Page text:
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Columnist mocks Yucatan’s tactics in coronavirus fight

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Yucatan’s efforts to curb coronavirus were roundly mocked by journalist and explorer Sergio Grosjean.

The orange traffic cones and tape that divert traffic in the Centro must have “anti-coronavirus” properties to be such a priority, joked Grosjean, in a Reporteros Hoy column. The strategy was possibly taken from a science fiction saga, he said.

“Many people wonder if blocking arteries with these implements contributes to fighting the coronavirus; as if this terrifying entity had a celestial intelligence, and upon realizing the blockade, it would determine not to spread in that place and move to the next corner, and thus, duck down and then mercilessly attack the naive victims who have chosen that option,” Grosjean wrote, in Spanish.

“I think the only thing that is being achieved with this measure is that people consume more fuel,” he continued, complaining that drivers have to turn around at the newly established dead ends (“anti-coronavirus alley”) and snake through more roads to reach their destinations.

“We know that they do it with the best intention in the world and we appreciate it because we live in a unique time and many times you have to experiment and innovate, but if it is concluded that it does not work, it is not a sin to have tried it, quite the contrary, we applaud it, but you have to backtrack and implement other measures as soon as possible.”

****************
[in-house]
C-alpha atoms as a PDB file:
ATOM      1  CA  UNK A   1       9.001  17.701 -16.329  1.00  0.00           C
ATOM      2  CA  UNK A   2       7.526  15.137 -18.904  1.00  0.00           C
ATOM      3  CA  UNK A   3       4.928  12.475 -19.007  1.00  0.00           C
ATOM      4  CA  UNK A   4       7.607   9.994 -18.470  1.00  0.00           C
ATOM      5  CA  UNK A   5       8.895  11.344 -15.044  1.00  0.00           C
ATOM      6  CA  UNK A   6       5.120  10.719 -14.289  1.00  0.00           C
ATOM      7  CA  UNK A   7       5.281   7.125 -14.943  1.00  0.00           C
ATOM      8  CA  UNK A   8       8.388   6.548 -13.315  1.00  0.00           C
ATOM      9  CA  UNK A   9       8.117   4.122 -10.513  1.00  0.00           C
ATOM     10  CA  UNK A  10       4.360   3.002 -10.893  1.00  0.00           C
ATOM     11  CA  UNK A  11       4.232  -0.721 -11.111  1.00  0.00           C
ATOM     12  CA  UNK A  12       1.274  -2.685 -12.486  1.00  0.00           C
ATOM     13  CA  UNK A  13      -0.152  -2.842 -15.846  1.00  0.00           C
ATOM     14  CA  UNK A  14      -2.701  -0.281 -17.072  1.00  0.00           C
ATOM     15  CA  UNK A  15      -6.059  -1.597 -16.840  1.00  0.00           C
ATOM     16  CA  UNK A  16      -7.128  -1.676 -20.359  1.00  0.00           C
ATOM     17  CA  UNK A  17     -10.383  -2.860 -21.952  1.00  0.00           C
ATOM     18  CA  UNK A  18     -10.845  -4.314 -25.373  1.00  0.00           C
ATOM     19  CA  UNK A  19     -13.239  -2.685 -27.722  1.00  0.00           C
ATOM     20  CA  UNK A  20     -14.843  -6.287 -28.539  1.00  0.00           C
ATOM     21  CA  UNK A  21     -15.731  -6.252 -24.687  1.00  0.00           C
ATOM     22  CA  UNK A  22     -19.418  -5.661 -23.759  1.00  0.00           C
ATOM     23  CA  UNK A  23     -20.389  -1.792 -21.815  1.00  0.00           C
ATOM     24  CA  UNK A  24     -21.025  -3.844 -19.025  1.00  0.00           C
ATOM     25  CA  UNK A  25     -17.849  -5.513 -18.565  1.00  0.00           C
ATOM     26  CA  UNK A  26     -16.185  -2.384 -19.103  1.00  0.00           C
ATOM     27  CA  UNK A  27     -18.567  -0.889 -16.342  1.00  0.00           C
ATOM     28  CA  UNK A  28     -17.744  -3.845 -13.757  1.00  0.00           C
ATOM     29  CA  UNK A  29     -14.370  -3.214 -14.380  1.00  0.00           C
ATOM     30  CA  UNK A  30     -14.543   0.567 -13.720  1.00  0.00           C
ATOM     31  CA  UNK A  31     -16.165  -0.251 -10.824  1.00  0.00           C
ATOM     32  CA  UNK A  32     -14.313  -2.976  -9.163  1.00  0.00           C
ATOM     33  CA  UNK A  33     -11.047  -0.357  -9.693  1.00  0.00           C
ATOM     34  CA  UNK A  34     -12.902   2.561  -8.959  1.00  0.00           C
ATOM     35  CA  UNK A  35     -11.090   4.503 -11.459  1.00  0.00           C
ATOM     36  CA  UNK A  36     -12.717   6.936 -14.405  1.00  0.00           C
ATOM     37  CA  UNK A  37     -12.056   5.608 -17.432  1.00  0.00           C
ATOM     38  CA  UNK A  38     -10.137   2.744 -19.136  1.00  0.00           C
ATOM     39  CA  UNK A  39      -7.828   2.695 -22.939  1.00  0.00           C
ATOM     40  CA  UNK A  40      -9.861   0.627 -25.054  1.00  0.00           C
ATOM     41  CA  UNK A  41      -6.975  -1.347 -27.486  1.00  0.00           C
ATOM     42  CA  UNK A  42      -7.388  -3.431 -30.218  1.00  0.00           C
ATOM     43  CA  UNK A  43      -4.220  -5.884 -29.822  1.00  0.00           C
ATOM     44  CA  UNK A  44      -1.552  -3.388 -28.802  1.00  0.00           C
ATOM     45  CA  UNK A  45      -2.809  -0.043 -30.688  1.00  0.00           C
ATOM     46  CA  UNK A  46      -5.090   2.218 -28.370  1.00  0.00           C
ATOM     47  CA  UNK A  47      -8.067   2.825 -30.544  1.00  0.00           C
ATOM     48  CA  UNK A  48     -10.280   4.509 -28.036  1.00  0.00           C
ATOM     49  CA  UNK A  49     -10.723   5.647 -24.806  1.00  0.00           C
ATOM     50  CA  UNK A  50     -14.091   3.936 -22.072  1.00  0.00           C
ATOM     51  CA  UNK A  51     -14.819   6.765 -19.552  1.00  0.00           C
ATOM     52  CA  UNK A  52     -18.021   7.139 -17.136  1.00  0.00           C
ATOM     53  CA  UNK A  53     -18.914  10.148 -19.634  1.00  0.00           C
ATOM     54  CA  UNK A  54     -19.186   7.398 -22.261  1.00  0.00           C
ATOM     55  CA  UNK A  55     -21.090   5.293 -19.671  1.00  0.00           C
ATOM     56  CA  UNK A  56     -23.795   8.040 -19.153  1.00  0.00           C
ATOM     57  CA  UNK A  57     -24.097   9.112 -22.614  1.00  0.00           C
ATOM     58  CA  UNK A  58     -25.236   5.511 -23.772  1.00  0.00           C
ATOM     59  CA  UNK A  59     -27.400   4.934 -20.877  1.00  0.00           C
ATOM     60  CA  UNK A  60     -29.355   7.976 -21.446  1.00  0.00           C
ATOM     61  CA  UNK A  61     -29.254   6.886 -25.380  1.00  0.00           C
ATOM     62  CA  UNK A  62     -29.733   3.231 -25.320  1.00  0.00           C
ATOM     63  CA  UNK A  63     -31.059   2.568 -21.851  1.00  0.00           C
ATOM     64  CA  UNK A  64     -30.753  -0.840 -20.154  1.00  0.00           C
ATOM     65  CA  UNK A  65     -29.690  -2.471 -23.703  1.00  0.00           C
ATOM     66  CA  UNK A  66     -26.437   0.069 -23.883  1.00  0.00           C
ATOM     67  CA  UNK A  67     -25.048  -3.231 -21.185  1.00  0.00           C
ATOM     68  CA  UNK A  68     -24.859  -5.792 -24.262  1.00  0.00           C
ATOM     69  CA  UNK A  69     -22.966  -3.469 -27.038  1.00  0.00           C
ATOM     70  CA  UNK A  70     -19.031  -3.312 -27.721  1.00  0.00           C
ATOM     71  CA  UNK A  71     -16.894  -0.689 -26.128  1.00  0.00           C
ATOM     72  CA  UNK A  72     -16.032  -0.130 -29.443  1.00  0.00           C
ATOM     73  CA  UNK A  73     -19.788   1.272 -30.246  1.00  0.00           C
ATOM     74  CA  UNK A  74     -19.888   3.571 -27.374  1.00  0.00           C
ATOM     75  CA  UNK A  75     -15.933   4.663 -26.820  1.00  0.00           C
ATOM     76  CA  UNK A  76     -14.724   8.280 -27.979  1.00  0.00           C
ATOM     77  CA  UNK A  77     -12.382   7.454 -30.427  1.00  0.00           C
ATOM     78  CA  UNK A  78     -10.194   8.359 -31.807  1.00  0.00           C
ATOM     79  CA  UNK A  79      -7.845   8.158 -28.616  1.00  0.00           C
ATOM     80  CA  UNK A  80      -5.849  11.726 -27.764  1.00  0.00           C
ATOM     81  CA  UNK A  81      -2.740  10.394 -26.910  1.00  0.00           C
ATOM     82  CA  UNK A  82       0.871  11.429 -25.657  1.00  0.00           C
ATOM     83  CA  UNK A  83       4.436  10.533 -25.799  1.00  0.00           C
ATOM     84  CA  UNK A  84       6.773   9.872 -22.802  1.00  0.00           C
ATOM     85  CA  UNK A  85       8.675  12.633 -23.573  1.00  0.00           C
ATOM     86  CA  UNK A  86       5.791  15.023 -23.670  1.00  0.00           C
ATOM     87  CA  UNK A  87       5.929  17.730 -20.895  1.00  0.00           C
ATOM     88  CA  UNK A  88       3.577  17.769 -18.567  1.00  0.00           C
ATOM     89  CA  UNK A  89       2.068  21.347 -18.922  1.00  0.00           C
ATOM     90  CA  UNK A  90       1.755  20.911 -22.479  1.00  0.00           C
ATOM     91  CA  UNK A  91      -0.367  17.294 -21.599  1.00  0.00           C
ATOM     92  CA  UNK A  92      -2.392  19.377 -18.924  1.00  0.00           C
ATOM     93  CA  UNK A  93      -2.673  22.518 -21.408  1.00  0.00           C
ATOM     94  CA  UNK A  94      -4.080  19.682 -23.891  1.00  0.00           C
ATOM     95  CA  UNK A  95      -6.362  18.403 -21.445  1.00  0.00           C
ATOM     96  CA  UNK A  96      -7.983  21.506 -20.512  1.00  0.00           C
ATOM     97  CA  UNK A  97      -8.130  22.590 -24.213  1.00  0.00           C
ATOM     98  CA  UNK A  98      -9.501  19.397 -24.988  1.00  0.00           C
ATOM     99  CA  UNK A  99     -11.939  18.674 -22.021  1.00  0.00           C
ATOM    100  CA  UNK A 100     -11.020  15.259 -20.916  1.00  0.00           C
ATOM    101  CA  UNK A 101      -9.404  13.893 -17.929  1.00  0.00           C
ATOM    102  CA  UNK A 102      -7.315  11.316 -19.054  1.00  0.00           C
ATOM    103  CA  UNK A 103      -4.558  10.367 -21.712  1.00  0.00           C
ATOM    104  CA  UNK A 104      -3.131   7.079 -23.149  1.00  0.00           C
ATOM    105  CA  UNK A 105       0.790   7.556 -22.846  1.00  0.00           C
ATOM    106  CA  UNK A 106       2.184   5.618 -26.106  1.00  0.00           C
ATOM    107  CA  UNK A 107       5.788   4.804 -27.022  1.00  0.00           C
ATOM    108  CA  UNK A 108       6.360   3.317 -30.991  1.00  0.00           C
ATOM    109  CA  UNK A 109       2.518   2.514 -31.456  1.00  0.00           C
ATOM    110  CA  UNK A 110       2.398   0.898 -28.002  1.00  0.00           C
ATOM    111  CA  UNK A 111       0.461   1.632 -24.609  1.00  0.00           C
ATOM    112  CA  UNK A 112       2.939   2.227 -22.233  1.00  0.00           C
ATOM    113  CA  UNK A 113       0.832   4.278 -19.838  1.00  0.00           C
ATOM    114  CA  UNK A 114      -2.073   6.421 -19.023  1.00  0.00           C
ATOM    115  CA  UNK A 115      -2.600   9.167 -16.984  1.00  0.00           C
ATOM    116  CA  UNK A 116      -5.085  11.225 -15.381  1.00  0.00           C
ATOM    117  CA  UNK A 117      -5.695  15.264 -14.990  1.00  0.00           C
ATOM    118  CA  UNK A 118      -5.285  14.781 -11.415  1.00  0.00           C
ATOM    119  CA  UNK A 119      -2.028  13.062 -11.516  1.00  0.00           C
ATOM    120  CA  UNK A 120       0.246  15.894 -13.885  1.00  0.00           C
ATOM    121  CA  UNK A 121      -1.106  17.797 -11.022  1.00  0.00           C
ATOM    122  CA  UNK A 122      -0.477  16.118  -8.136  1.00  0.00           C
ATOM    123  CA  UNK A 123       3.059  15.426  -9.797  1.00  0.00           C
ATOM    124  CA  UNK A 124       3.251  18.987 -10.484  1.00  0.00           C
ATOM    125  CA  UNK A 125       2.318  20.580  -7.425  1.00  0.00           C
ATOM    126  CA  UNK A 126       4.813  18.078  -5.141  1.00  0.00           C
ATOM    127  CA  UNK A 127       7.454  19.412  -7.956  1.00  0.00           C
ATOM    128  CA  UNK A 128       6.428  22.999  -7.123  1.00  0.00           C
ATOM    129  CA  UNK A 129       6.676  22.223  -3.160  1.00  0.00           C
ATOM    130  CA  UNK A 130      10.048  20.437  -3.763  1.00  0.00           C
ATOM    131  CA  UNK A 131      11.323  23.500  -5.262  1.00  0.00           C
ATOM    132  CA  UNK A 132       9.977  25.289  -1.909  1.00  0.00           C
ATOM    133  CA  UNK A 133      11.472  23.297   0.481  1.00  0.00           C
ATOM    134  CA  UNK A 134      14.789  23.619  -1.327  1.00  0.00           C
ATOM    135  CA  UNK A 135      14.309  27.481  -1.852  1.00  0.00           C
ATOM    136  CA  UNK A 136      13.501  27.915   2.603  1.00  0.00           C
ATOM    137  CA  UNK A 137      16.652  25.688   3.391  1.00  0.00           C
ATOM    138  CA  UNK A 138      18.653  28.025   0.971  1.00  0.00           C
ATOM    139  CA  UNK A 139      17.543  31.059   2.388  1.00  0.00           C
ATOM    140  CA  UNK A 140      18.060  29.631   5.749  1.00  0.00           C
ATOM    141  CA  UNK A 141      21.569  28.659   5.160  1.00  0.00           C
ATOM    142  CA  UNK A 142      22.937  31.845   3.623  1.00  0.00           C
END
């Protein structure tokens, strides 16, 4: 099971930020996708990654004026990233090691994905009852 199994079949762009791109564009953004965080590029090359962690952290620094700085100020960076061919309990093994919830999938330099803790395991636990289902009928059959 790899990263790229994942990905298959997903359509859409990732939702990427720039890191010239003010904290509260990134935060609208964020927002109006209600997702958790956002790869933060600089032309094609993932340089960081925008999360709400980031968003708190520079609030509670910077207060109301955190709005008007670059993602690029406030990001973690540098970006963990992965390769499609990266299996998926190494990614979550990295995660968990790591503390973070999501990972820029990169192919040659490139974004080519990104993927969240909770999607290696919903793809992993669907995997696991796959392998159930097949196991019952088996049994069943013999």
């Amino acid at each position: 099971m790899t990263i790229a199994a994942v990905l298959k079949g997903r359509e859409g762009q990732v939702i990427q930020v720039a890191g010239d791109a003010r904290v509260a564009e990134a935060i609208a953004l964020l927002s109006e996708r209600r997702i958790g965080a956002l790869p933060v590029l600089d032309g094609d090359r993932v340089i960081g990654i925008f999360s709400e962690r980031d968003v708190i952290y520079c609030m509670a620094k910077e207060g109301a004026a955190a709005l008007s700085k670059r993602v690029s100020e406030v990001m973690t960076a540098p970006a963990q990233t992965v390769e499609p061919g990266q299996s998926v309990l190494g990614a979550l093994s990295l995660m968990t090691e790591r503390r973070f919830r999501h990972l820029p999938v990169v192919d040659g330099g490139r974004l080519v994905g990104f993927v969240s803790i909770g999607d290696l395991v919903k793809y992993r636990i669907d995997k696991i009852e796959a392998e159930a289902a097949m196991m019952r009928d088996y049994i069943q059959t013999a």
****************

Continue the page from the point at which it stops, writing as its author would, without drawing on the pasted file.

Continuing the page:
A golden opportunity was lost 60 days ago when the state unevenly enforced business closures. Some employers sent their workers home with pay, while others continued “as if nothing was happening.”

He congratulated the Yucatan government for shutting down schools in a timely manner, but employees were often forced to work without protection while the virus spread. In the last three days alone, 159 new cases were detected in the state. Medical experts calculate the real number of infections is much higher.

Grosjean also condemned the government for the “dry law” that he said only created a demand for deadly adulterated beverages and “products containing alcohol that are not suitable for ingestion.” Banning alcohol was meant to bring harmony to private homes, but has only “put more stress on the population in this confinement, and in the process affected the family economy, as people continue to buy spirits clandestinely at extremely high prices.”

The dry law ends June 1, but even then, the government wants to phase in alcohol sales by confining them at first to home-delivery service.

“We will see what happens with this new experiment,” said Grosjean, expressing doubt that shoppers in a supermarket would cause any problems adding wine, beer or liquor to their carts.

He suggested instead that authorities teach “an express course” to shop owners on how to sell safely in a busy store.

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